in France for three years. Vows are renewed annu- ally for five years, then made for five years, and finally perpetual vows are taken. The habit is black with a small black cape, a black veil, and white guimpe. A crucifix suspended by a purple ribbon is worn round the neck. There are 120 houses of these sisters in various countries, most of them in France, outside of which territory there are 3 in Belgium, 4 in Italy, 1 in Spain, 3 in England, 1 in the United States, and 6 in .\frica. The sisters num- ber about 1,000.
Steele. The Comenta of Great Britain (St. Louis. 19021; The Catholic Directory (Milwaukee. 1907); Constitutions des Sceurs de Bon Secours (Paris, 1S77); Coutumier a I'usage des Soeura de Bon Secoura (Paris, 1881),
Thomas F. Meeh.\n.
Bonvicino, Aless.indro (called II Moretto, or Moretto da Brescia), one of the finest North Italian painters of the sixteenth century, b. at Brescia about 1498; d. at the same place, 1.5.5."). It is said that he was a pupil of Titian, but it is considered more likely that he was but an earnest student of the works of this great master wliose style he imitated so closely that many of his jior- traits bear well a comparison with those of the noted Venetian. It is known that he studied under his father, also a painter, and under Floriano Ferramola, and that G. Romanino had much influence over him. He himself had as a pupil that superb portrait painter, Giambattista Moroni. Bonvicino's man- ner is most natural and attractive; his feeling, where necessary, most devotional, his colour re- markable for its freshness and opulence, and his figures sympathetic and graceful. He was in his later life greatly influenced by Raphael. He as- sisted Ferramola in painting an altar screen for the old cathedral at Brescia and did similar work for Romanino in the church of San Giovanni Evange- lista in that city. It was here, also, that he produced his notable painting, the " Massacre of the Innocents".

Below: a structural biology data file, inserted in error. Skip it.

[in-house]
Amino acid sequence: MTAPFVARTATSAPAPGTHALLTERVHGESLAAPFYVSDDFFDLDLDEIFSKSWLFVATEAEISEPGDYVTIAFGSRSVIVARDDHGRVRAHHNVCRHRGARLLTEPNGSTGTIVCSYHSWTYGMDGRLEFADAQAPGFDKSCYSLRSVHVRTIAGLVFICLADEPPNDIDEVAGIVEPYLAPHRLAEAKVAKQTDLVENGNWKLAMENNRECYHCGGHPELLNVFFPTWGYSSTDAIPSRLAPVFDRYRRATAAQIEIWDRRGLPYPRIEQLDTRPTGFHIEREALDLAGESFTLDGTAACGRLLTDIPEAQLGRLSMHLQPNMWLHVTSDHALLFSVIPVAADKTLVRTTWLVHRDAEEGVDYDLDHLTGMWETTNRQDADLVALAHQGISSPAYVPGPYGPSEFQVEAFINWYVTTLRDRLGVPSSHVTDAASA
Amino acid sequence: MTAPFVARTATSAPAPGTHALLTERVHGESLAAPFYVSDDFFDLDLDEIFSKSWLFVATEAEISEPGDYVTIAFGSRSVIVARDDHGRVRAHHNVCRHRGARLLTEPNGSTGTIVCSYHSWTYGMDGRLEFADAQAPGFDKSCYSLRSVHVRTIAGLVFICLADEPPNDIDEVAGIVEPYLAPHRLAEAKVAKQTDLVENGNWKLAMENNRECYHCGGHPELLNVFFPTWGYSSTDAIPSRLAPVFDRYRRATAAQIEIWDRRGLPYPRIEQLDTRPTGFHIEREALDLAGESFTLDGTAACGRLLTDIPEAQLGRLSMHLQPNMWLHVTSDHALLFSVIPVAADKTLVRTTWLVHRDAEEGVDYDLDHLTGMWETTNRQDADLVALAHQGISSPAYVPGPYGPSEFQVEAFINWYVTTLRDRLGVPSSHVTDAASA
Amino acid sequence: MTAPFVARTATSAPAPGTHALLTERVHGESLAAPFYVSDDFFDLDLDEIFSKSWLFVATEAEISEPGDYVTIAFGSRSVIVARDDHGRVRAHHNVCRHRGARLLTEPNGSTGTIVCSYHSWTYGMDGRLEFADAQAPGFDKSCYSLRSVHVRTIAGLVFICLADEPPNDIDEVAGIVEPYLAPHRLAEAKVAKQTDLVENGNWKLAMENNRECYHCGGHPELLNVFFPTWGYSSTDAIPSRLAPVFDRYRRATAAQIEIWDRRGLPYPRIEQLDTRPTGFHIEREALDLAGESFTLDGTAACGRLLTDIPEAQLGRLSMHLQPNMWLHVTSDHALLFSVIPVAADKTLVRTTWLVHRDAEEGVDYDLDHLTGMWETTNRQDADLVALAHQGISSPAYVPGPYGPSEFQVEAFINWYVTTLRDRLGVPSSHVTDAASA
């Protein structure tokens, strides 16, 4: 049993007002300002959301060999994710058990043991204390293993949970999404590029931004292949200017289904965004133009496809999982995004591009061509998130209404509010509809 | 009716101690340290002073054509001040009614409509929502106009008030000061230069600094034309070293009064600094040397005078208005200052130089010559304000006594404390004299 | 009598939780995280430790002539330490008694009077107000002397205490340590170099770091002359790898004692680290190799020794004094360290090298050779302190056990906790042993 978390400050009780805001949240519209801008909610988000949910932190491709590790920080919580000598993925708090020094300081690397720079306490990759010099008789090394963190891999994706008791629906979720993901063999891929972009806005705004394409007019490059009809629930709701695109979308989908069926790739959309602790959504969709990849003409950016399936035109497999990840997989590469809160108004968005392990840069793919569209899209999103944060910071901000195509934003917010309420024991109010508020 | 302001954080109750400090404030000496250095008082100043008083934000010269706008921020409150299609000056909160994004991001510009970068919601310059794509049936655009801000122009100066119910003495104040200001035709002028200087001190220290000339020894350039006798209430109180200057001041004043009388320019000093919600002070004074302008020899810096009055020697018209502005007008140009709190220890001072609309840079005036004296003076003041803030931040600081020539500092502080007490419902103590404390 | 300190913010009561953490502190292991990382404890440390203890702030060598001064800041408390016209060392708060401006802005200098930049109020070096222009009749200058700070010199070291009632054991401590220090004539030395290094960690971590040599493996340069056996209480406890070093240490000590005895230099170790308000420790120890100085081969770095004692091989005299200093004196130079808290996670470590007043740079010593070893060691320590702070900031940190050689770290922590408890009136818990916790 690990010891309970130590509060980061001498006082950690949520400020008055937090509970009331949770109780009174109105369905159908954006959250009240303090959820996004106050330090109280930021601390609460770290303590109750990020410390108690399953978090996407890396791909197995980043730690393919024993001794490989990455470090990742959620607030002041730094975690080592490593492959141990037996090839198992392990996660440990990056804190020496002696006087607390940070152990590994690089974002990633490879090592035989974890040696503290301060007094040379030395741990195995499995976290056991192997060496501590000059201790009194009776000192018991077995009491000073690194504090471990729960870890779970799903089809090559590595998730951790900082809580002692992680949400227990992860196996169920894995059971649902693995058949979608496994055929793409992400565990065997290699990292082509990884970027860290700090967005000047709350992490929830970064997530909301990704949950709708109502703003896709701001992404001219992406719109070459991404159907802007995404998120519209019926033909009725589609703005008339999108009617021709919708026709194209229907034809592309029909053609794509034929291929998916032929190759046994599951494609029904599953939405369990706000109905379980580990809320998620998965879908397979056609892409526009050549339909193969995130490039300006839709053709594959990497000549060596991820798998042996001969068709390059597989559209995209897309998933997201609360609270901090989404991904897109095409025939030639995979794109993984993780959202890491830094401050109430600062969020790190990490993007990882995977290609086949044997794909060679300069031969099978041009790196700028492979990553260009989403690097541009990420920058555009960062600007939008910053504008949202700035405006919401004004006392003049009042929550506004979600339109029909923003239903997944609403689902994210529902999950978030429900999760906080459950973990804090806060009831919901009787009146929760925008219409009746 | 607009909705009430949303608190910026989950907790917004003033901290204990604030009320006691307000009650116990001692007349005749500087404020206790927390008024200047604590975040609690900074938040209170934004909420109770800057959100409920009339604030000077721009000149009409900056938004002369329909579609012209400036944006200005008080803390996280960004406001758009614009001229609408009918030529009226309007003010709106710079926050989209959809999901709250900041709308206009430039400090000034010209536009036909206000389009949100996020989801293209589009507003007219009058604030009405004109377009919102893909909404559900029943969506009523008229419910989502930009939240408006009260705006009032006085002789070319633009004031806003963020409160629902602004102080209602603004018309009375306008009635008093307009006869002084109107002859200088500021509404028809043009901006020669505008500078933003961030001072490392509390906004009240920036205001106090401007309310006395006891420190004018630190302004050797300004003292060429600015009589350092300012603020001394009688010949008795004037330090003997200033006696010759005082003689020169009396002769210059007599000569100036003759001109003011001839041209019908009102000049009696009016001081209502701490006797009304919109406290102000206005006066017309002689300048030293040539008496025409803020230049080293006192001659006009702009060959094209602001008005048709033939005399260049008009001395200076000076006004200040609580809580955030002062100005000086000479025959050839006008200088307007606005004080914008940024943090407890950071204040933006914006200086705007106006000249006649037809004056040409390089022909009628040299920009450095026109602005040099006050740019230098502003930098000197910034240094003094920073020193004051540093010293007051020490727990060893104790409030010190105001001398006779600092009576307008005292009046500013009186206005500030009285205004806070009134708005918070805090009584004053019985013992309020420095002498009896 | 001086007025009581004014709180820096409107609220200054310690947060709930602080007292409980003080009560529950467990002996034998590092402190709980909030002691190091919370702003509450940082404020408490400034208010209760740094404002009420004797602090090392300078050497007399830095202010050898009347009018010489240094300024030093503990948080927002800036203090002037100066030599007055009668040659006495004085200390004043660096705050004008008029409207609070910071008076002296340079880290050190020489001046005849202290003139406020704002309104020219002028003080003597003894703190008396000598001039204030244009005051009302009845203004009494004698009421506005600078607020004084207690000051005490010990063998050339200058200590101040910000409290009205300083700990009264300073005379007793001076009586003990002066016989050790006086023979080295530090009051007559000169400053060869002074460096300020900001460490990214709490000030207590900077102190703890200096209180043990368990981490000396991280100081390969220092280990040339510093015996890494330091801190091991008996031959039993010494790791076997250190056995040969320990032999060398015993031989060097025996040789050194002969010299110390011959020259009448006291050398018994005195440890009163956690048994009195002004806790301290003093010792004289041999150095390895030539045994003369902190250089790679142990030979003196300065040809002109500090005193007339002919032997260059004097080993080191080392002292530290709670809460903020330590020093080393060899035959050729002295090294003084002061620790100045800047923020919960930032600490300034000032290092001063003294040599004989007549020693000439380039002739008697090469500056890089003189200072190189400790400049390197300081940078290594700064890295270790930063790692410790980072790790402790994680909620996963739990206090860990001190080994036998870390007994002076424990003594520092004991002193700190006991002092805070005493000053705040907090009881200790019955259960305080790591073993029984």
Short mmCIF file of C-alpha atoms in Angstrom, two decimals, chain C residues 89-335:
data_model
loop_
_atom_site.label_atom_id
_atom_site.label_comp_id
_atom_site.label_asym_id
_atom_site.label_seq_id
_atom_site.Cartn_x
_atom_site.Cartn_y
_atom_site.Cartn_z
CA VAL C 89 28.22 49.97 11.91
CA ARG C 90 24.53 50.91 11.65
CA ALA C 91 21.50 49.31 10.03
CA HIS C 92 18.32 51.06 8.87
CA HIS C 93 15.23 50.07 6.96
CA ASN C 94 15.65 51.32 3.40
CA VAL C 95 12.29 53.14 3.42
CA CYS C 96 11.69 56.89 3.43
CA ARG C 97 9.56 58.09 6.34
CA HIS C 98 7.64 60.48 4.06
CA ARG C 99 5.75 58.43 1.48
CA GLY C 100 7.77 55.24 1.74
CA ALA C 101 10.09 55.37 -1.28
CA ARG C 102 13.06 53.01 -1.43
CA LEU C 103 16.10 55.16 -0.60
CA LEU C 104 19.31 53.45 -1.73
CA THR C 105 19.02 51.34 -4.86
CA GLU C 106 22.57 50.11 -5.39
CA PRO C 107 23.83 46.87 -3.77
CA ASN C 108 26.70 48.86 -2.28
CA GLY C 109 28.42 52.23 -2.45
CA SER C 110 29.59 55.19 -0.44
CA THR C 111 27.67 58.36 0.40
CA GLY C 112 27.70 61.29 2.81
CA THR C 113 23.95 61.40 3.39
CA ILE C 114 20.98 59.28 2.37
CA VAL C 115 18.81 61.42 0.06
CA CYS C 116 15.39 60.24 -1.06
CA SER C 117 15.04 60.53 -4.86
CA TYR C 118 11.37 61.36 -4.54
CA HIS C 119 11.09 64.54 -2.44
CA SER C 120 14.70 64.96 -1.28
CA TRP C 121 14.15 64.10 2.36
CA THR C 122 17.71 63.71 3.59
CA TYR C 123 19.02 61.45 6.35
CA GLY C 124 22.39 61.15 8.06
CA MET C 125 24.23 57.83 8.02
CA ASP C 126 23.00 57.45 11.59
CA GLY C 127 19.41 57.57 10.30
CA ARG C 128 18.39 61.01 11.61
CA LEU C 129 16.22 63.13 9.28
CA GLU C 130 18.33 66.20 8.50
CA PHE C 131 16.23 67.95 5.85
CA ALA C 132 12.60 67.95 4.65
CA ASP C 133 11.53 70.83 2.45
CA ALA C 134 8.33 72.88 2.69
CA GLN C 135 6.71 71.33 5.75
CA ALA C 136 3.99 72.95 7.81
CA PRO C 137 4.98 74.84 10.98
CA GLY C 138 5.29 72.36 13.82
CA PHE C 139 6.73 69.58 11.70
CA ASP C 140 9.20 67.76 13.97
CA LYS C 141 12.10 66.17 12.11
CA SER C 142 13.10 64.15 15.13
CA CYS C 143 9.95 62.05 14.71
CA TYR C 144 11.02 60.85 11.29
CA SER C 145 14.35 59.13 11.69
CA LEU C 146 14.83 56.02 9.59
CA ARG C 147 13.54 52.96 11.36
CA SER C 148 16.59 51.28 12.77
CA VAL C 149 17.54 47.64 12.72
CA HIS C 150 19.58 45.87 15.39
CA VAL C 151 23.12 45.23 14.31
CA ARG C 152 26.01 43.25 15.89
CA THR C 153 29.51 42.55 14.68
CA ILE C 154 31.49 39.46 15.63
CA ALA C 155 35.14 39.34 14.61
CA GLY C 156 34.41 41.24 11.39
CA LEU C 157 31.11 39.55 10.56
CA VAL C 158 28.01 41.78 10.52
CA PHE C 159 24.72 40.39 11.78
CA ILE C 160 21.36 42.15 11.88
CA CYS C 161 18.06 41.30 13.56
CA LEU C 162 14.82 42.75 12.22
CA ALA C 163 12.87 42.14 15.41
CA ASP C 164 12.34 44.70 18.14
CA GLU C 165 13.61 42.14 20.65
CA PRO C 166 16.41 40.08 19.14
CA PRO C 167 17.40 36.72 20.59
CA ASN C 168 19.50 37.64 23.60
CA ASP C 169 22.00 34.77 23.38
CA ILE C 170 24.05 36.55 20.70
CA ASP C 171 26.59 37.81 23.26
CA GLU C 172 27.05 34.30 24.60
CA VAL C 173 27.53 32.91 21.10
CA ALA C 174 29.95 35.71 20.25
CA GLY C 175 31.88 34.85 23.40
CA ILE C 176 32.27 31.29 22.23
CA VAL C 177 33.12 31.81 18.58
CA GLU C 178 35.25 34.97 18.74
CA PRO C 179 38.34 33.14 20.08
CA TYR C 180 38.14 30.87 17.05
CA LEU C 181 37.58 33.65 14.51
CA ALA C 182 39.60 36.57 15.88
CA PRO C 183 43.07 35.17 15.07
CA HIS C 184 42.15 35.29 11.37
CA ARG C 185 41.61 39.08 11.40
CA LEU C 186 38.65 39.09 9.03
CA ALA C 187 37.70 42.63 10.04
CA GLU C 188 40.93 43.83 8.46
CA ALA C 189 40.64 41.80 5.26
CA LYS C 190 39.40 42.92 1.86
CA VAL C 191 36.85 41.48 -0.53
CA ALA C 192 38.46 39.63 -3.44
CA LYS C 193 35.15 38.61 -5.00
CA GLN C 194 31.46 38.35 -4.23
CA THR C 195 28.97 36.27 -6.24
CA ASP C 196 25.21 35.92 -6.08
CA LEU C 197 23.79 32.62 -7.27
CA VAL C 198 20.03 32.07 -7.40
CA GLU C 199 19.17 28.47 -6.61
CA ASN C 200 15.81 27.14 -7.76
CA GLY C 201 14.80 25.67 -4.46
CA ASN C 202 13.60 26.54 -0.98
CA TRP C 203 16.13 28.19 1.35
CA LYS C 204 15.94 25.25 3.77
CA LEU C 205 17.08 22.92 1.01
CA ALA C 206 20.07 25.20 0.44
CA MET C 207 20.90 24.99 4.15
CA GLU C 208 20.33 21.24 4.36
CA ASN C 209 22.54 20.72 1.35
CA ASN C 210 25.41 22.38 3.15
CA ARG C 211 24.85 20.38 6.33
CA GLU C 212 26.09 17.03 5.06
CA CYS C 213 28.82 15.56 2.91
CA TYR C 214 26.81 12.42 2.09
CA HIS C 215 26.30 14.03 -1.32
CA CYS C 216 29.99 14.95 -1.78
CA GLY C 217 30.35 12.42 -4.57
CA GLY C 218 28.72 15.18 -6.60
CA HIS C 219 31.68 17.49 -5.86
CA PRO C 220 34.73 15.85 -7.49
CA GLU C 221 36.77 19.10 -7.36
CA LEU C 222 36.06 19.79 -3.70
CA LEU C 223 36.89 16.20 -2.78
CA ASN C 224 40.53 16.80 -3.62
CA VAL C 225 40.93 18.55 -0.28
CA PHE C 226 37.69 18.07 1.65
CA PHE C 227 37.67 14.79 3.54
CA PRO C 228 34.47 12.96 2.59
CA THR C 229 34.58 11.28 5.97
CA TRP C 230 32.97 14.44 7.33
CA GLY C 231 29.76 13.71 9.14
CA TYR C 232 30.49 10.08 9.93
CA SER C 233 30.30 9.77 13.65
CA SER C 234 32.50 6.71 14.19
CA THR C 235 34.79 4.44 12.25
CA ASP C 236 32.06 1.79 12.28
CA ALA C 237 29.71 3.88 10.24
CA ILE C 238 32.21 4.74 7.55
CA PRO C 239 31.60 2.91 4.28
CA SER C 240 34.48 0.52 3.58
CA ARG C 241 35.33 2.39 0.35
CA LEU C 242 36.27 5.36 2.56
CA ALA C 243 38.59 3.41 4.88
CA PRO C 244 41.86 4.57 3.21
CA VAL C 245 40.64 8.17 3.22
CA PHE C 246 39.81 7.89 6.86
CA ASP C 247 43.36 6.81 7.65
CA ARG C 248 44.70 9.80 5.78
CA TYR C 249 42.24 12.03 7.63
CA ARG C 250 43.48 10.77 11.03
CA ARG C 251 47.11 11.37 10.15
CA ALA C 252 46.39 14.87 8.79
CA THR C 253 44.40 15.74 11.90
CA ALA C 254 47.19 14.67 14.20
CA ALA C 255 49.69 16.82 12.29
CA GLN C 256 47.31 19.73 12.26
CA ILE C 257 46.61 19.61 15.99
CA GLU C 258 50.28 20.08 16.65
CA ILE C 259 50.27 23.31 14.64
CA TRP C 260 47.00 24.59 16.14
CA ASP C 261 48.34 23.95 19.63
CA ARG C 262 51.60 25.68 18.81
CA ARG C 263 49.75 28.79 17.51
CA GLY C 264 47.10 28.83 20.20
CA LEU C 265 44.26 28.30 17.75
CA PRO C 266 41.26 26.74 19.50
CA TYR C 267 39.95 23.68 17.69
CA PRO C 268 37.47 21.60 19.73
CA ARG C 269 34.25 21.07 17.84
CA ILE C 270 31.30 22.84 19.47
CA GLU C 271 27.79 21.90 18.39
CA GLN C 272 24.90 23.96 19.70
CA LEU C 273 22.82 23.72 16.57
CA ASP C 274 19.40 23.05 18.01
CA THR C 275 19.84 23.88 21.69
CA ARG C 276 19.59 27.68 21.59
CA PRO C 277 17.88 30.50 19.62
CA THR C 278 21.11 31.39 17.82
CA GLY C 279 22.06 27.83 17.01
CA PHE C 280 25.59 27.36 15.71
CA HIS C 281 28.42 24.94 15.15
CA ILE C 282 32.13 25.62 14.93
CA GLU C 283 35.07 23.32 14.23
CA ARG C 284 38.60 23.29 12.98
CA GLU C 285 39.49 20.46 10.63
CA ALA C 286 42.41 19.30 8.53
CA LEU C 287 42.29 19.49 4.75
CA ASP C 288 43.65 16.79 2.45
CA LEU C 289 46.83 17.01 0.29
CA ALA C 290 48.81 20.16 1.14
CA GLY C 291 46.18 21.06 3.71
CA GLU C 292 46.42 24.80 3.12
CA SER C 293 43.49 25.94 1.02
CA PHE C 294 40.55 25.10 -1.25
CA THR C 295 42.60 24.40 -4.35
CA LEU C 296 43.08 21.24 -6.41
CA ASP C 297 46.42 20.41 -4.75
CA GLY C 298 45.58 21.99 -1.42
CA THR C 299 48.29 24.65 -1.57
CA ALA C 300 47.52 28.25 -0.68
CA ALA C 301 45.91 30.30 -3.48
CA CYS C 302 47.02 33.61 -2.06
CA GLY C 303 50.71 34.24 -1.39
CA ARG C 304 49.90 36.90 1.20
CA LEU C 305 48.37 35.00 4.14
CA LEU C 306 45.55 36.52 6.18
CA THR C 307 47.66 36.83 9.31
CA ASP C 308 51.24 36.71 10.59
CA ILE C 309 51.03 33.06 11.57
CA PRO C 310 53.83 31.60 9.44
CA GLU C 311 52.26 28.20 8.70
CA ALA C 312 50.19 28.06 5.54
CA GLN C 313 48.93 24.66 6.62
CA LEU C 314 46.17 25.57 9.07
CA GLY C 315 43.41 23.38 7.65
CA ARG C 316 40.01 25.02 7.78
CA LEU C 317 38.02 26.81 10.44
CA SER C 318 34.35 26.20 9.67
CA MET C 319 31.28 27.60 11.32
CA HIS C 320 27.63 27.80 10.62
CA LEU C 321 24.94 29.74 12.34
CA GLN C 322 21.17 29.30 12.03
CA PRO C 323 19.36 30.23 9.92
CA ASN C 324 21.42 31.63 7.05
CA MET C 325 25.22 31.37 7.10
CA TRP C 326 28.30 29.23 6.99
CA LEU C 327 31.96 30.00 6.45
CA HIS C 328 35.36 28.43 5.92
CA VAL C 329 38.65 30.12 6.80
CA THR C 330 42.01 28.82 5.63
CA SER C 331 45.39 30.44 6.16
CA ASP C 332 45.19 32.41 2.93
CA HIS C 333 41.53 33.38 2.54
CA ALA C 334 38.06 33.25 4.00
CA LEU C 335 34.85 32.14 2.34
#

Among his other church works at Brescia are the "Coronation of the Virgin", and "Christ in Glory", at Santi Nazzaro e Celso; "The Ascension of the Virgin", "Five Virgin Martyrs", and "St. Ursula", in San Clemente; "The Majesty of St. Margaret", in San Francesco; "The Enthronement of St. Anthony of Padua", in Santa Maria delle Grazie; "The Virgin and St. Nicholas", in Santa Maria de Miracoli; and "Christ in the House of Simon", in Santa Maria Calchera. In the Brescia Gallery, among other works, is a "St. Nicholas of Bari"; in Venice at Santa Maria della Pieta is his "Feast in the House of Simon"; in the Uffizi, at Florence, are "The Descent of Christ into Hades", "The Death of Adonis", and a male portrait; at the Brera in Milan, "The Assumption", "Virgin in Glory", "Sts. Clara and Catherine", and "St. Jerome and an .\postle"; at the Ambrosiana in the same city the "Death of Peter Martyr". At the Louvre are "St. Bernardine and St. Louis of Tou- louse " and " Sts. Bonaventure and Anthony"; at the National Gallerj' in London a "Virgin and Child with two Saints", "St. Bernardine of Sienna", and two portraits of Italian noblemen. In the Stadel Institute at Frankfort is the "Enthroned Madonna" with four doctors of the Church below, and there are examples in many other European galleries.
Fenaholi, .ileaaandro Bonvicino, etc. (Brescia, 18751; Brtan, Dictionary of Painters and Engravera (London and New York, 1903-05). ^
Augustus van Cleef.
Bonze. See Buddhism,
Book of Common Discipline. See Purit.vns.
Book of Common Prayer. — I. History. — On 21 January, 1549, the first Act of Uniformity was passed, imposing upon the whole realm of England